Water, sanitation, and hygiene must be the first lines of defence against antimicrobial resistance. The Lancet Global Health Blog, Sept 21, 2016 |
Author : Yael Velleman. Yael Velleman is a WaterAid senior policy analyst on health and hygiene
As world leaders meet at the UN General Assembly to discuss the rise of drug-resistant micro-organisms globally, they would do well to consider the experience of the midwives at Kiomboi hospital, in the Iramba district of Tanzania.
Before a WaterAid intervention earlier this year, Kiomboi’s taps were dry for 23 hours per day, leaving medical professionals faced with a difficult choice: risk the transmission of infection during childbirth because the delivery room and instruments could not be properly cleaned, or prescribe precious antibiotics as a preventive measure, possibly contributing to the emerging problem of drug-resistant infections.
It is difficult to describe what it is like for medical professionals like these, delivering babies and caring for patients in a hospital without adequate access to clean water or proper sanitation. The water supply to the wards runs for just 1 hour per day, medical equipment is washed in the same sink that waste from the maternity ward is disposed into, and expectant mothers wash their babies’ clothes in the dirty water of a nearby river. The only toilet is fetid and dank and the shower is next to an open sewer. Dirty hands and dirty water mean that pathogens spread quickly and babies and their mothers risk infections like sepsis.
In March, when Kiomboi was without water for 3 consecutive weeks, staff told WaterAid they had to turn first to unpredictable collection of rainwater, and then had to send a car to collect water from a river. Without readily available clean water, midwives were not able to do their jobs safely. At least 12 babies developed sepsis during this period, and two of them died. Midwives were then faced with the torturous question of whether those babies’ deaths were their fault: were those infections transmitted in the delivery process?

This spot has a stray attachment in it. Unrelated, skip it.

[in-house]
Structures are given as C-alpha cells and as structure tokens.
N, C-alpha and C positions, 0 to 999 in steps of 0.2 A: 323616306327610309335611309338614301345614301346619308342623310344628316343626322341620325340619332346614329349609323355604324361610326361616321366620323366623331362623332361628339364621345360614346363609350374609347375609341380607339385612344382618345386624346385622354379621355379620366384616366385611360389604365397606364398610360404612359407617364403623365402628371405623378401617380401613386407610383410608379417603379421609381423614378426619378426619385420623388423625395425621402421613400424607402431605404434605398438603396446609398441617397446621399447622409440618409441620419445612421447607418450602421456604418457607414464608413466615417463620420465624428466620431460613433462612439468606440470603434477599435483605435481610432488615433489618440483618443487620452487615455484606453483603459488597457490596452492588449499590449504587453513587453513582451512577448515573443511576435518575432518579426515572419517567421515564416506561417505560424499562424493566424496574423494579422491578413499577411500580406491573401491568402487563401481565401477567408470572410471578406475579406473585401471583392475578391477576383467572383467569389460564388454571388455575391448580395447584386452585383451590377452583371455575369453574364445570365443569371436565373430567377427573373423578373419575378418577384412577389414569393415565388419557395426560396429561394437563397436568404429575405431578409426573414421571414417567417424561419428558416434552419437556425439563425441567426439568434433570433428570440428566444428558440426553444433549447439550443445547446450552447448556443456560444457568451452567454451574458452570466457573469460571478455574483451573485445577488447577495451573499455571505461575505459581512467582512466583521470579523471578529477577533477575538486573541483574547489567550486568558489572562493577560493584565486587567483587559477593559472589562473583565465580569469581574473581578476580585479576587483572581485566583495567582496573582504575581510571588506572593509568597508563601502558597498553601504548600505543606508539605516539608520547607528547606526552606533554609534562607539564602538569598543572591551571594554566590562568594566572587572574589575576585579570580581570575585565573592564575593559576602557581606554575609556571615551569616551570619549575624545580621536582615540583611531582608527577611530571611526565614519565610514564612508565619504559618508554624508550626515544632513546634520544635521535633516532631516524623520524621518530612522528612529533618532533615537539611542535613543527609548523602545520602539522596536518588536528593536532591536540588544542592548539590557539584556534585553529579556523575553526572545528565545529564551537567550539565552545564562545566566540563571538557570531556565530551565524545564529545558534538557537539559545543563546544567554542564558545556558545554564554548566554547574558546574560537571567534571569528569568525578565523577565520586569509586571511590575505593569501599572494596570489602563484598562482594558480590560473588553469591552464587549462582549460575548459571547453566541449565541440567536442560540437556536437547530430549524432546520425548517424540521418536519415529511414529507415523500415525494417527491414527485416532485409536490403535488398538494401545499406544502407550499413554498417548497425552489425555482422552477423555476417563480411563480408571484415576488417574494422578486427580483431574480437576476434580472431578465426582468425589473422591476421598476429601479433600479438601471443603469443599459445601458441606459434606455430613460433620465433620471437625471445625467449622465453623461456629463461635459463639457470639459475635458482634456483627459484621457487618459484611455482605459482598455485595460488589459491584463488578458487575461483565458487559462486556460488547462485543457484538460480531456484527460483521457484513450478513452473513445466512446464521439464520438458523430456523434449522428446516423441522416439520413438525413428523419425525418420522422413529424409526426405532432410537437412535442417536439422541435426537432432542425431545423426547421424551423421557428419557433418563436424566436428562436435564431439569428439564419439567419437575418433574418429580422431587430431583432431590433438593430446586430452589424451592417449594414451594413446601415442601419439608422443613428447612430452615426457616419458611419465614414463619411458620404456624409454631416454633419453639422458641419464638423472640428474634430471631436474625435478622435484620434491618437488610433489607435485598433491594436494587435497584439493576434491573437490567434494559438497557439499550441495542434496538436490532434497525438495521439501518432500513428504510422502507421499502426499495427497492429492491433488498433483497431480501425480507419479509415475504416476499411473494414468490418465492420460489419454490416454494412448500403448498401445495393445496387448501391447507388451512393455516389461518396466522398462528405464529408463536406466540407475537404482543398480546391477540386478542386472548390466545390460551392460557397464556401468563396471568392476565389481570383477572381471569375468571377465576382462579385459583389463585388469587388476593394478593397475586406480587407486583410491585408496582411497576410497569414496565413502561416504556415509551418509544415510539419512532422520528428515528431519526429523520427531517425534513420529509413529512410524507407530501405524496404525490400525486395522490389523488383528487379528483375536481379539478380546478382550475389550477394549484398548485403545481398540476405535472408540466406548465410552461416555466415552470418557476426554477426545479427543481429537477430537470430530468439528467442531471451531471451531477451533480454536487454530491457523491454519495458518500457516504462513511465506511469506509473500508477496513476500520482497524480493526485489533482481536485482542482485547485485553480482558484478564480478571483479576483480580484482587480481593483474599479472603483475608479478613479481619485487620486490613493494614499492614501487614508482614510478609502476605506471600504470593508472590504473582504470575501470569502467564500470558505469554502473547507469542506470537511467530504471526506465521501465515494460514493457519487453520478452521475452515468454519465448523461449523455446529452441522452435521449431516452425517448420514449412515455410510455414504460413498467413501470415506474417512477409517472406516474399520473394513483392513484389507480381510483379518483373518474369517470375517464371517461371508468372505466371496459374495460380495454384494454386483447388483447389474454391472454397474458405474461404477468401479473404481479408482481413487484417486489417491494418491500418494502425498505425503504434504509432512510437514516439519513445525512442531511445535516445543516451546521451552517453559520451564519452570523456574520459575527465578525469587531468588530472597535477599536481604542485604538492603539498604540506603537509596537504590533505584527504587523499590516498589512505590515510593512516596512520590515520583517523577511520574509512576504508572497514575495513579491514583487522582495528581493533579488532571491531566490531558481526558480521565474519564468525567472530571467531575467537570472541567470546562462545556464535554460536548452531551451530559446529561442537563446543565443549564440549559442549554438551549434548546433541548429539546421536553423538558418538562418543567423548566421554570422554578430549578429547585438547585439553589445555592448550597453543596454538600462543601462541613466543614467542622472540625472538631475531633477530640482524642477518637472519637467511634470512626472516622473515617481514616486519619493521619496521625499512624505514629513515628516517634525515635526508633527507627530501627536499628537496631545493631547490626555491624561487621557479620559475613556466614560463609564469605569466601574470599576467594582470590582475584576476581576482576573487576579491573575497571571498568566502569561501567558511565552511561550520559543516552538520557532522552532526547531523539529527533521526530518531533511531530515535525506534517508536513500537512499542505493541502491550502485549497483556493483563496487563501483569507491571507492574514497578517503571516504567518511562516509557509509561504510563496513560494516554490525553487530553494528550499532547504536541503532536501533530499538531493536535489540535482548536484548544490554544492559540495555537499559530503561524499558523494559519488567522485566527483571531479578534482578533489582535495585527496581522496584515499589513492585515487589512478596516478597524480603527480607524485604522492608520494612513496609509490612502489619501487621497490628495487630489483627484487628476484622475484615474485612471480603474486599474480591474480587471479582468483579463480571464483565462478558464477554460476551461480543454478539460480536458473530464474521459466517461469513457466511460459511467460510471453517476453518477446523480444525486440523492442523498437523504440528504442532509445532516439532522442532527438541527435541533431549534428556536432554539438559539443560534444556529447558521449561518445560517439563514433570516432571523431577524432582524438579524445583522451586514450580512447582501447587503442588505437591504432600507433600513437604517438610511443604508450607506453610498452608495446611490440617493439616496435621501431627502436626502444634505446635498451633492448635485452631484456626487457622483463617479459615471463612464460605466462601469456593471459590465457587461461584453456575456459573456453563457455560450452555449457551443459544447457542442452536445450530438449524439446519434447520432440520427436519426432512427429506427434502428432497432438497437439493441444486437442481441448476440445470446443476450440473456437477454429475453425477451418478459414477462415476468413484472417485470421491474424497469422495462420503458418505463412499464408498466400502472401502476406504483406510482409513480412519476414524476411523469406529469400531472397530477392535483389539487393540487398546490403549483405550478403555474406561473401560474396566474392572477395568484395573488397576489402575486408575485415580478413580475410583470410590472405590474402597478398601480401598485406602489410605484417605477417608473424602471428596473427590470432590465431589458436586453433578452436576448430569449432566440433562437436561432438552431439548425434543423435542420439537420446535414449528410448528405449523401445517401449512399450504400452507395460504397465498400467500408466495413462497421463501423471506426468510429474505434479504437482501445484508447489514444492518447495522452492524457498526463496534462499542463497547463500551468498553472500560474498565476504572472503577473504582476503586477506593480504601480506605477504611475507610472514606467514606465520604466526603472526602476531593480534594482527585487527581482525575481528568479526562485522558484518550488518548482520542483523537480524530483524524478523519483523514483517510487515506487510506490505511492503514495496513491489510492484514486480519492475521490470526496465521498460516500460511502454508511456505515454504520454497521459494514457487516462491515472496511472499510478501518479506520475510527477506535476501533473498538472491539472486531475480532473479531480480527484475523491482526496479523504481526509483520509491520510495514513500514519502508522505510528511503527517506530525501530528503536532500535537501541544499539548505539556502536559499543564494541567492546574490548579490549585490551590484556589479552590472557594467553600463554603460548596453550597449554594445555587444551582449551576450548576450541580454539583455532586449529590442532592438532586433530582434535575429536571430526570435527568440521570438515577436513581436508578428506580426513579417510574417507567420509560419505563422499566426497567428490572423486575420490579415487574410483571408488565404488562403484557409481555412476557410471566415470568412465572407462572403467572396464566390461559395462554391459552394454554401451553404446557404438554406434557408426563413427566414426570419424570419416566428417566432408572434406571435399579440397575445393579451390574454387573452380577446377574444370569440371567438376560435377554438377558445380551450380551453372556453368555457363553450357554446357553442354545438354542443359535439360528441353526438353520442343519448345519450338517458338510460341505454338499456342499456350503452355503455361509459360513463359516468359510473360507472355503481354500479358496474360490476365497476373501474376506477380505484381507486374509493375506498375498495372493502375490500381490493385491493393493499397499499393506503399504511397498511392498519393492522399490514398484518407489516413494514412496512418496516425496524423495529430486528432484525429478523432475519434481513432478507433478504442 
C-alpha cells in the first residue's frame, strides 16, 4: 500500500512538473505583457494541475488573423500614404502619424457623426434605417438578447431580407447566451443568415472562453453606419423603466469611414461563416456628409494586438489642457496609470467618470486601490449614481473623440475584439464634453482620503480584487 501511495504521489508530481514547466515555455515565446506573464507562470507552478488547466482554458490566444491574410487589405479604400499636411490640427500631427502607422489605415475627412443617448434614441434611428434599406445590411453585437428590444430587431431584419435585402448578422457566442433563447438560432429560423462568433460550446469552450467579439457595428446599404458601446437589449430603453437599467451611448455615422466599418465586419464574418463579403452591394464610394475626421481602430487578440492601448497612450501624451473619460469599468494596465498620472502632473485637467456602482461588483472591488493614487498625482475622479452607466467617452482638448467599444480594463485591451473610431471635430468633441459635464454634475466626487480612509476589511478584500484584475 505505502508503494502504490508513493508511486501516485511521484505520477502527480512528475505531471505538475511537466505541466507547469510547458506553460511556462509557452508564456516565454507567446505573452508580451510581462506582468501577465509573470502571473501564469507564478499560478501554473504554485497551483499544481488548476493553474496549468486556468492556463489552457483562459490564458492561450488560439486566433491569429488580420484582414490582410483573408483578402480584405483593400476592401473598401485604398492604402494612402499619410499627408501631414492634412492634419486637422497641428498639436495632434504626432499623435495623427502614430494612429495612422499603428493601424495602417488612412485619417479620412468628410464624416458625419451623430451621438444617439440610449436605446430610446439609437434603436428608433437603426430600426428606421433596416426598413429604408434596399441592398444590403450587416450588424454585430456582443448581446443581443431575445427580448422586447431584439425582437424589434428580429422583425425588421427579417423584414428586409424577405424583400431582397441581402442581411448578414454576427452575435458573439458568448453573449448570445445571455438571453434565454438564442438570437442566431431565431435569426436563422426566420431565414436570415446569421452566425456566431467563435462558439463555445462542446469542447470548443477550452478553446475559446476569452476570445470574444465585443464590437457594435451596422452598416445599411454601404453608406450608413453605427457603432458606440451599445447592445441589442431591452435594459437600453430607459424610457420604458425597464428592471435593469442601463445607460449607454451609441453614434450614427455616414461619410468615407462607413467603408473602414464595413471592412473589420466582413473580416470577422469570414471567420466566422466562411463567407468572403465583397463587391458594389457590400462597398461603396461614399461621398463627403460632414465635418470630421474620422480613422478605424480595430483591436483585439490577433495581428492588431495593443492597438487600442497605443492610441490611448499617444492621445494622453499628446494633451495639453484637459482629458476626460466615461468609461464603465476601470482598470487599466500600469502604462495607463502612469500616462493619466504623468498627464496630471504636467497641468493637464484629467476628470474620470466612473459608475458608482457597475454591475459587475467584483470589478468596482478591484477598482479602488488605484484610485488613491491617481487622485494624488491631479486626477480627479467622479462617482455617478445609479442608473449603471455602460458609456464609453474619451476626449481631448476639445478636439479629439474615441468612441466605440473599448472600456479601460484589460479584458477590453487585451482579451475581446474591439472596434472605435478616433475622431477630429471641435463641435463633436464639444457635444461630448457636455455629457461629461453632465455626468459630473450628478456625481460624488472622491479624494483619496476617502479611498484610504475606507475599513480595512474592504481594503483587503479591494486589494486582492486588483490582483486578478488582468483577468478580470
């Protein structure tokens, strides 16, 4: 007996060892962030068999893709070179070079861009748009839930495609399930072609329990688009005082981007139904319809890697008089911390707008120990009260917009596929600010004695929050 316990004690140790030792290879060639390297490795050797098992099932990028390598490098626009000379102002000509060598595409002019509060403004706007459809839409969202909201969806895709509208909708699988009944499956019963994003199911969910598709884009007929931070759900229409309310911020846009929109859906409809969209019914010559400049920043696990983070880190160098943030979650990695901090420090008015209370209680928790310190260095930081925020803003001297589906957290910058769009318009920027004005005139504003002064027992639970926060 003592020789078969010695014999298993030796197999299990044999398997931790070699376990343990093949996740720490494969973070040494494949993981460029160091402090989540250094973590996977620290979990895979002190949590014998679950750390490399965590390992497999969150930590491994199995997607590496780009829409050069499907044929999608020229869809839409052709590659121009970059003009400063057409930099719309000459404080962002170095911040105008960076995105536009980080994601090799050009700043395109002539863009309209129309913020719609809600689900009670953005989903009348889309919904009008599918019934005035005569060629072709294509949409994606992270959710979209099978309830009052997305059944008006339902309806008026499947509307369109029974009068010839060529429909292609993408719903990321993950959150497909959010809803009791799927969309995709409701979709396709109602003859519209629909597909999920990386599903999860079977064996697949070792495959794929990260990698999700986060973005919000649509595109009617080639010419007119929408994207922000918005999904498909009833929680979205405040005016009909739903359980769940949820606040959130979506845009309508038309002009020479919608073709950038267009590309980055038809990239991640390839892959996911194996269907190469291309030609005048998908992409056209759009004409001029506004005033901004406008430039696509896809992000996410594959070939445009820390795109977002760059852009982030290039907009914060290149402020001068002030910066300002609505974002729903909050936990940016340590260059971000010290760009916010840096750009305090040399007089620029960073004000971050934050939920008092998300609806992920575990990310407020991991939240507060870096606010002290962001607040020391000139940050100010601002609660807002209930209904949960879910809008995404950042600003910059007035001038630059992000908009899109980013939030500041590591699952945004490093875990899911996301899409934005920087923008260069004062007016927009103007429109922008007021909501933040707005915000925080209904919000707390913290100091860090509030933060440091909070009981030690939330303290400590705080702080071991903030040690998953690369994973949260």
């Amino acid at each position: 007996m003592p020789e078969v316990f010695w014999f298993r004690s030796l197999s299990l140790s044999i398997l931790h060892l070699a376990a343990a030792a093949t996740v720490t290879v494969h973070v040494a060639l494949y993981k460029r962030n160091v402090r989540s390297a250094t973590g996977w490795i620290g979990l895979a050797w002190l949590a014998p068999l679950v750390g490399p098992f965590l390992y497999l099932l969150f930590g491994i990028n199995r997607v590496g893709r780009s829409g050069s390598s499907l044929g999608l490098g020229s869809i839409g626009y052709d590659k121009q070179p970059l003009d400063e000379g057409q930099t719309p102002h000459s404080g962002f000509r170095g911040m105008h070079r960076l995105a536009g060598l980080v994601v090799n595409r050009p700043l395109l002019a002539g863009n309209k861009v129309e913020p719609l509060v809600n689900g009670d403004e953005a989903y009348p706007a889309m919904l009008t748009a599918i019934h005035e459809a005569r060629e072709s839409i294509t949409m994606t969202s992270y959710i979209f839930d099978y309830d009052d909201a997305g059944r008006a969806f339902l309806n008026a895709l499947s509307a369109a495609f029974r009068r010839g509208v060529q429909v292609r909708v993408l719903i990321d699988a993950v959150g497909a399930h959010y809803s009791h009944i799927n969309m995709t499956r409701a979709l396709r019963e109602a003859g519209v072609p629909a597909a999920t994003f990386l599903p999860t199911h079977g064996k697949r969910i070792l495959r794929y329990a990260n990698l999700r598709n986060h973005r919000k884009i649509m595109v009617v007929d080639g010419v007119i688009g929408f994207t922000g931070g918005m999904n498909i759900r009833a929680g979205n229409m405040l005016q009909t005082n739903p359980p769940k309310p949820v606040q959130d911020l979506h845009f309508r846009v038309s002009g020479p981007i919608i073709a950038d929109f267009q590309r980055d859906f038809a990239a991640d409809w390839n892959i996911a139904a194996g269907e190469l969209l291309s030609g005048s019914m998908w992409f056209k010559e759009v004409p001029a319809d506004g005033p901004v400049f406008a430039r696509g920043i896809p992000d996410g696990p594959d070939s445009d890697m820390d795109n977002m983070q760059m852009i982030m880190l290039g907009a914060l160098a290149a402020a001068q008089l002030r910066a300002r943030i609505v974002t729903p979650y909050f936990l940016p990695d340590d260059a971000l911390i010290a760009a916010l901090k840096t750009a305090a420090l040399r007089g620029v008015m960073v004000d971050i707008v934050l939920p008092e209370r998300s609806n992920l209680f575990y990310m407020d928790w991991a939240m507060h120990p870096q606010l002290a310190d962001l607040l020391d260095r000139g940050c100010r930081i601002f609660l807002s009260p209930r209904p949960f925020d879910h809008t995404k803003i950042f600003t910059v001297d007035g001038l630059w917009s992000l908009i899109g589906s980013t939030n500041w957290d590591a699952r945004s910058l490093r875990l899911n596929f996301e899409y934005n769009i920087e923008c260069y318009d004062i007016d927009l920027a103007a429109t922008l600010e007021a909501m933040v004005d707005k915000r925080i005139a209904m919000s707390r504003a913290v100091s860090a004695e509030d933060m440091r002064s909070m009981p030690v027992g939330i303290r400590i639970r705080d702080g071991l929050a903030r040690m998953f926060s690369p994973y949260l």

The experience of Kiomboi is not an isolated one, and although the hospital now has access to clean water, 42% of health-care facilities across Africa do not. It is estimated that one in five deaths among newborns in sub-Saharan Africa and South Asia are caused by sepsis, meningitis, and tetanus. Of these, sepsis is the most dangerous, leading to 18-20% of neonatal deaths.
Many of these infections could have been prevented and babies’ and mothers’ lives saved, had there been clean water, proper sanitation, rigorous hand and environmental hygiene, and infection prevention and control practices – critical to delivering quality health care. Using antibiotics to do the job of clean water, good sanitation, and good hygiene runs counter to good public health practice, and contributes to the global rise in drug-resistant infections.
Antimicrobial resistance crosses all boundaries – be they geographic or socioeconomic – and is a serious threat to public health globally. According to the UK Government’s Review on Antimicrobial Resistance published earlier this year, by 2050 up to 10 million people may die every year from drug-resistant infections. This is not just a health problem, but an economic one too. It is thought that growing resistance to antibiotics could not only cost us enormously in loss of lives but could also cost the global economy up to £70 trillion by 2050.
Sustainable water and sanitation infrastructure and services and good hygiene practices that prevent infection in the first place should be part of the fight against antimicrobial resistance. This, along with prudent use of antibiotics and further development of drugs and vaccines, is essential. As an organisation, WaterAid has joined a public pledge to champion the delivery of quality health care as critical to tackling antimicrobial resistance. Along with raising public awareness, we have promised to push national governments, donors, and international organisations on the need for prevention strategies for addressing this emerging crisis.
We do so while continuing to work on the ground to ensure that midwives like those at Kiomboi now have access to clean water, the infrastructure to ensure that they are able to protect mothers and their babies from infection and care for them safely, and the awareness and training to prioritise prevention of infection and reduce reliance on antibiotics. Water, sanitation, and good hygiene are the first line of defence in combating infection and the rise of drug-resistant micro-organisms.